by Stephen Downes
May 28, 2007
Things I Don'T Like About the Mac
I am in 's-Hertogenbosch, Holland, and quite jet-lagged. Just before I left I wrote this summary of things that bother me about my new MacBook Pro. The responses are not surprising - and thanks to everybody who took the time to helpfully comment on my list. Stephen Downes, Half an Hour May 28, 2007 [Link] [Tags: none] [Comment]
Nine Propositions Towards a Cultural Theory of YouTube
Hm. I have a general scepticism of attempts to create a cultural theory of anything, much less of something so ephemeral (and branded) as YouTube. The article says, in essence, that youTube is a hybrid media space that serves as a meeting place for amateur curators and creators. YouTube is valuable because you can embed and distribute videos in social networking sites. With Flikr, it allows people to record the world using devices they carry around with them; this transforms them from passive observers at an event to active participants. Users capture media, remix media, and exchange media in social networks (the nature of which, unfortunately, resists diversity). All of this is more or less correct; none of it really characterizes anything like a cultural theory. Henry Jenkins, Confessions of an Aca-Fan May 28, 2007 [Link] [Tags: YouTube, Video, Networks] [Comment]
Knowledge Should Be Free
John Connell discusses this CERI-OECD paper Giving Knowledge for Free: The Emergence of Open Educational Resources, which is the summation of recent discussions in that organization on open educational resources. I read it over the weekend and while it's not bad I can't say I really felt it grasped the possibilities. For example, I really dislike the title, as it perpetuates the consumer-producer mentality I argued against throughout the process (why couldn't they have titled it 'Creating Free Knowledge' or something like that?) and demonstrates that the final authors didn't - or wouldn't - accept the whole concept of user-generated concept. Open Learning' continues for them to be the stuff produced by big universities or institutions. From where I sit, the concept of 'free learning' is not a charity. But I don't know whether OECD is constitutionally able to accept that. John Connell, Weblog May 28, 2007 [Link] [Tags: Online Learning] [Comment]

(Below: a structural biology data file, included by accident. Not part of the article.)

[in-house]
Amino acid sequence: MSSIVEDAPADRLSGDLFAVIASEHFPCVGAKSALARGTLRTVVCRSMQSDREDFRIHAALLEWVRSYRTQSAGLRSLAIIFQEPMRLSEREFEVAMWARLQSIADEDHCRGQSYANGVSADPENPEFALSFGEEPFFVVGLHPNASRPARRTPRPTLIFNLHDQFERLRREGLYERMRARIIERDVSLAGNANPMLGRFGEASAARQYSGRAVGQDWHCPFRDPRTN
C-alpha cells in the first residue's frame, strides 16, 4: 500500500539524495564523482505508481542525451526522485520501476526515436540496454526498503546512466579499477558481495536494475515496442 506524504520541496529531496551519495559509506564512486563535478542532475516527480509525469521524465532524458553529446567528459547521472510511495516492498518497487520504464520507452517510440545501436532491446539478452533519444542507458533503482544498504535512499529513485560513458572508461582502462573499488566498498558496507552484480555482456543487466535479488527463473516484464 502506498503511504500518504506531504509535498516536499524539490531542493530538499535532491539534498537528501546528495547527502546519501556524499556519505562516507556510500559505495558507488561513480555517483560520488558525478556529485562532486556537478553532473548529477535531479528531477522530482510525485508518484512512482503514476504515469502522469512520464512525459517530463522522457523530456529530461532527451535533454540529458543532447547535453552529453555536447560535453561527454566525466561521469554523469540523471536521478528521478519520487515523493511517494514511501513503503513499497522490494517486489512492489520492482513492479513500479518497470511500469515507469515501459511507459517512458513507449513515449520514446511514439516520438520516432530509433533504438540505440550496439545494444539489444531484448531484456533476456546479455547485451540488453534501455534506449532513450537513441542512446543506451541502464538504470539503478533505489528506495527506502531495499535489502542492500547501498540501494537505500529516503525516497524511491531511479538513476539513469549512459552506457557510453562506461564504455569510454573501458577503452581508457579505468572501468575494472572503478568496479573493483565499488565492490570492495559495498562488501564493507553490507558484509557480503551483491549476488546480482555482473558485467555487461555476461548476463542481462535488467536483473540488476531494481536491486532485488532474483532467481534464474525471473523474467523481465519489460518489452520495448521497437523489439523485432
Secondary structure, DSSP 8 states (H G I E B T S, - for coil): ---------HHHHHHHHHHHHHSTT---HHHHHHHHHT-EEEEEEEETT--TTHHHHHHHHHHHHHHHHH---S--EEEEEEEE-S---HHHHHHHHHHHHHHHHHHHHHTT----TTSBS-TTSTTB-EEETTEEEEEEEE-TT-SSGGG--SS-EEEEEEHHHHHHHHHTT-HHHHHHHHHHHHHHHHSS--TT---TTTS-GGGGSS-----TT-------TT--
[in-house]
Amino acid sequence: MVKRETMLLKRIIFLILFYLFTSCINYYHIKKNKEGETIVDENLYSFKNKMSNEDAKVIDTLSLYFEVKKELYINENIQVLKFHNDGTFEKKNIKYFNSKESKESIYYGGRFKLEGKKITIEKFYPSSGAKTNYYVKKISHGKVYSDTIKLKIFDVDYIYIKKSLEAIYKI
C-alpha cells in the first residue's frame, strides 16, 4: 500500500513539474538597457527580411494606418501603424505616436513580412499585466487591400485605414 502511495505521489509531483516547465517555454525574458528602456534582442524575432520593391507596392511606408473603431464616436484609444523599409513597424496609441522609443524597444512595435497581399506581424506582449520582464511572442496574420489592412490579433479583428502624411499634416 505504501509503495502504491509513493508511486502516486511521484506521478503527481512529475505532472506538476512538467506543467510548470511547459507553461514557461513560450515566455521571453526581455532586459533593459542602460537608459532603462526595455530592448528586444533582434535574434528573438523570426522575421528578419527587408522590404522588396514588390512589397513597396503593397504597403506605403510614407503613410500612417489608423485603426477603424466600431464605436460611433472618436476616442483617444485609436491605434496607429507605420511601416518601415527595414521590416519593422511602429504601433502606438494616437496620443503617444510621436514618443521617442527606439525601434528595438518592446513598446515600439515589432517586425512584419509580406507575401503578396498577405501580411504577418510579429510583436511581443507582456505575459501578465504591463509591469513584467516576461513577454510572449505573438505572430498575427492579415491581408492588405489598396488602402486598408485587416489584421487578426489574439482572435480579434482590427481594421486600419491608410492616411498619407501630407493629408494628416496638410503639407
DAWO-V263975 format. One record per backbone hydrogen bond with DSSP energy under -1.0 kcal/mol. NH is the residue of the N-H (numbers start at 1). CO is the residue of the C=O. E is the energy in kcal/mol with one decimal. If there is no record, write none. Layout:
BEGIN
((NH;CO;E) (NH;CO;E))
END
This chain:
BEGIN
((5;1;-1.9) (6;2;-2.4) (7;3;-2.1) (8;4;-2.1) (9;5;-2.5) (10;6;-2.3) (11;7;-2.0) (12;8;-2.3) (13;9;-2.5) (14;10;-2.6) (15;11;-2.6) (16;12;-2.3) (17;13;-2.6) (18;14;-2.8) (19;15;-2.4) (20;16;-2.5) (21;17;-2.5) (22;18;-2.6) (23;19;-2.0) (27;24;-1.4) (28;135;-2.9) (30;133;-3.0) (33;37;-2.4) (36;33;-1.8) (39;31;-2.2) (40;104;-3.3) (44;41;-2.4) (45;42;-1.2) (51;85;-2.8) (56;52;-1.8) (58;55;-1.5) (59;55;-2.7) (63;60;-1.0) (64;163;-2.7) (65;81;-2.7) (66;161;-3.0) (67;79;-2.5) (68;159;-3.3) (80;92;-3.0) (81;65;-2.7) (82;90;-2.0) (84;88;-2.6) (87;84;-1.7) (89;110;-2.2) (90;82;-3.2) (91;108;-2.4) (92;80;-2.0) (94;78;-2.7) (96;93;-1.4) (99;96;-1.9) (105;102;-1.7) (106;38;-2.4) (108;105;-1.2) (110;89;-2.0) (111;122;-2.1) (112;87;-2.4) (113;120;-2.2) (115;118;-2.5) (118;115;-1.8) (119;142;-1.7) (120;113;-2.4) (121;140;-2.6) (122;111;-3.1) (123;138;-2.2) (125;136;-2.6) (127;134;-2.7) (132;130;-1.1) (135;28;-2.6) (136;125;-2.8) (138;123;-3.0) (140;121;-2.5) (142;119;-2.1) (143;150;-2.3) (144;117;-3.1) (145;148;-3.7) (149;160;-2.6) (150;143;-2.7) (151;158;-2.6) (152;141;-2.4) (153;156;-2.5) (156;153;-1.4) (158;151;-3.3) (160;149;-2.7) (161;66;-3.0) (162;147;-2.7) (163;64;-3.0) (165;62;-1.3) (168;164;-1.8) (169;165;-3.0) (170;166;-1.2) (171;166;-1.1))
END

Why Nerds Are Unpopular
This has been around for a few years, but it's absolutely worth a read, because I think anyone who has been a nerd at school will recognize how true it rings. Worth quoting:
"Why are smart kids so consistently unpopular? The answer, I think, is that they don't really want to be popular... Nerds serve two masters. They want to be popular, certainly, but they want even more to be smart. And popularity is not something you can do in your spare time... Nerds don't realize this. They don't realize that it takes work to be popular.
"You get much worse treatment from a group of kids than from any individual bully, however sadistic... Because they're at the bottom of the scale, nerds are a safe target for the entire school.
"Like prison wardens, the teachers mostly left us to ourselves. And, like prisoners, the culture we created was barbaric... The inhabitants of all those worlds are trapped in little bubbles where nothing they do can have more than a local effect. Naturally these societies degenerate into savagery.
"Bullying was only part of the problem. Another problem, and possibly an even worse one, was that we never had anything real to work on... And there was no way to opt out." Paul Graham, Website May 28, 2007 [Link] [Tags: Bullying, Online Learning, Schools] [Comment]
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